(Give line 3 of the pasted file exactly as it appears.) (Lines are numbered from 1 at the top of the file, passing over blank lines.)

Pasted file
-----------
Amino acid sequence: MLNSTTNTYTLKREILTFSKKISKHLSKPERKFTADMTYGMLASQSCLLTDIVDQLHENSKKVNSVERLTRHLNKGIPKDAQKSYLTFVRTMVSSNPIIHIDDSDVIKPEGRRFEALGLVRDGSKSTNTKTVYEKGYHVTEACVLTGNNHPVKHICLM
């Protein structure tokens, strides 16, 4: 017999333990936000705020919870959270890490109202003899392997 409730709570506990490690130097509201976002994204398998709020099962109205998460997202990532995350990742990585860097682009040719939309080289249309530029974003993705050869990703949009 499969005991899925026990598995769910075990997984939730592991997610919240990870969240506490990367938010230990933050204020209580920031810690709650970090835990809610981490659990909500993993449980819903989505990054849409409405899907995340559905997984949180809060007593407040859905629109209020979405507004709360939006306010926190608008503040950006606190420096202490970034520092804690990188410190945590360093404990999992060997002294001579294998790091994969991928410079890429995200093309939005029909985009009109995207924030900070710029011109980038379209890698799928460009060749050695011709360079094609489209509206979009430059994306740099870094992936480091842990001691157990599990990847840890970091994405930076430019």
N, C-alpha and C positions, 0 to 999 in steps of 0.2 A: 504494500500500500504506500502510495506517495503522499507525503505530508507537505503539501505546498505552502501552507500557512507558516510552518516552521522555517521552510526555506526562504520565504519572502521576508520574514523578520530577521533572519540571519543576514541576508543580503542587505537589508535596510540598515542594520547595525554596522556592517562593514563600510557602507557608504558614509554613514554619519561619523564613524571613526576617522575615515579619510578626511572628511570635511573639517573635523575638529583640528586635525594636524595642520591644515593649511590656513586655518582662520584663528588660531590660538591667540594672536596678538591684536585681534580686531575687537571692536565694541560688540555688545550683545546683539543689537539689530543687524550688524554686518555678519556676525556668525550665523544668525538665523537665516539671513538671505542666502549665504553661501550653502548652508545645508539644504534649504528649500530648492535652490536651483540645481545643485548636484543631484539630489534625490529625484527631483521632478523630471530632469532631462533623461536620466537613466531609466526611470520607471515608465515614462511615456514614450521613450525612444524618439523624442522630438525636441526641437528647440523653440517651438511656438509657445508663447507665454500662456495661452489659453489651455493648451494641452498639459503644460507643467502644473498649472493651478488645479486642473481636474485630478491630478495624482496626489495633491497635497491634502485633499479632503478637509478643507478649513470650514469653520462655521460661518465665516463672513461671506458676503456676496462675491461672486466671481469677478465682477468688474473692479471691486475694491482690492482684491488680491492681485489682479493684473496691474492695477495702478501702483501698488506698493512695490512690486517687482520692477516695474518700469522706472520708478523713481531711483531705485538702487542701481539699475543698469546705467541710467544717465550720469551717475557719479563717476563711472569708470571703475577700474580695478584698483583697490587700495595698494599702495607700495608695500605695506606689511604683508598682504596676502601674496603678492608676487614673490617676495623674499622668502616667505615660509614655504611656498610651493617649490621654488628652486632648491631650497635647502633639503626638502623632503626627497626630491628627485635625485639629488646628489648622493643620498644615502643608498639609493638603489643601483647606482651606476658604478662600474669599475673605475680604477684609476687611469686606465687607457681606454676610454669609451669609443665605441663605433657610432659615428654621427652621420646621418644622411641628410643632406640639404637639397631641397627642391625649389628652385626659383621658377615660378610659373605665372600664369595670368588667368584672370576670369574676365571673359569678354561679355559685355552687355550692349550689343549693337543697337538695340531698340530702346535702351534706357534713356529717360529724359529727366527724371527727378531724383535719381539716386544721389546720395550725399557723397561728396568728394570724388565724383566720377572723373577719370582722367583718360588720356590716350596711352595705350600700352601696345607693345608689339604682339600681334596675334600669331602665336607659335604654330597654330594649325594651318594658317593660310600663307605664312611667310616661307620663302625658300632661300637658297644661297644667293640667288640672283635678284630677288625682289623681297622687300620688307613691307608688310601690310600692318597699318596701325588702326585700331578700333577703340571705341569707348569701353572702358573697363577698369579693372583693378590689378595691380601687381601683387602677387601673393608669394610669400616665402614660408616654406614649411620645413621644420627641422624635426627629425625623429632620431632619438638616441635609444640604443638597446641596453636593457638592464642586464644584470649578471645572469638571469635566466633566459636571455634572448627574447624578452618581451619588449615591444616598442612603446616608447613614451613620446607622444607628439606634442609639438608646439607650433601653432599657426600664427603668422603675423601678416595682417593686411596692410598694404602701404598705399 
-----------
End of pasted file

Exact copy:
N, C-alpha and C positions, 0 to 999 in steps of 0.2 A: 504494500500500500504506500502510495506517495503522499507525503505530508507537505503539501505546498505552502501552507500557512507558516510552518516552521522555517521552510526555506526562504520565504519572502521576508520574514523578520530577521533572519540571519543576514541576508543580503542587505537589508535596510540598515542594520547595525554596522556592517562593514563600510557602507557608504558614509554613514554619519561619523564613524571613526576617522575615515579619510578626511572628511570635511573639517573635523575638529583640528586635525594636524595642520591644515593649511590656513586655518582662520584663528588660531590660538591667540594672536596678538591684536585681534580686531575687537571692536565694541560688540555688545550683545546683539543689537539689530543687524550688524554686518555678519556676525556668525550665523544668525538665523537665516539671513538671505542666502549665504553661501550653502548652508545645508539644504534649504528649500530648492535652490536651483540645481545643485548636484543631484539630489534625490529625484527631483521632478523630471530632469532631462533623461536620466537613466531609466526611470520607471515608465515614462511615456514614450521613450525612444524618439523624442522630438525636441526641437528647440523653440517651438511656438509657445508663447507665454500662456495661452489659453489651455493648451494641452498639459503644460507643467502644473498649472493651478488645479486642473481636474485630478491630478495624482496626489495633491497635497491634502485633499479632503478637509478643507478649513470650514469653520462655521460661518465665516463672513461671506458676503456676496462675491461672486466671481469677478465682477468688474473692479471691486475694491482690492482684491488680491492681485489682479493684473496691474492695477495702478501702483501698488506698493512695490512690486517687482520692477516695474518700469522706472520708478523713481531711483531705485538702487542701481539699475543698469546705467541710467544717465550720469551717475557719479563717476563711472569708470571703475577700474580695478584698483583697490587700495595698494599702495607700495608695500605695506606689511604683508598682504596676502601674496603678492608676487614673490617676495623674499622668502616667505615660509614655504611656498610651493617649490621654488628652486632648491631650497635647502633639503626638502623632503626627497626630491628627485635625485639629488646628489648622493643620498644615502643608498639609493638603489643601483647606482651606476658604478662600474669599475673605475680604477684609476687611469686606465687607457681606454676610454669609451669609443665605441663605433657610432659615428654621427652621420646621418644622411641628410643632406640639404637639397631641397627642391625649389628652385626659383621658377615660378610659373605665372600664369595670368588667368584672370576670369574676365571673359569678354561679355559685355552687355550692349550689343549693337543697337538695340531698340530702346535702351534706357534713356529717360529724359529727366527724371527727378531724383535719381539716386544721389546720395550725399557723397561728396568728394570724388565724383566720377572723373577719370582722367583718360588720356590716350596711352595705350600700352601696345607693345608689339604682339600681334596675334600669331602665336607659335604654330597654330594649325594651318594658317593660310600663307605664312611667310616661307620663302625658300632661300637658297644661297644667293640667288640672283635678284630677288625682289623681297622687300620688307613691307608688310601690310600692318597699318596701325588702326585700331578700333577703340571705341569707348569701353572702358573697363577698369579693372583693378590689378595691380601687381601683387602677387601673393608669394610669400616665402614660408616654406614649411620645413621644420627641422624635426627629425625623429632620431632619438638616441635609444640604443638597446641596453636593457638592464642586464644584470649578471645572469638571469635566466633566459636571455634572448627574447624578452618581451619588449615591444616598442612603446616608447613614451613620446607622444607628439606634442609639438608646439607650433601653432599657426600664427603668422603675423601678416595682417593686411596692410598694404602701404598705399 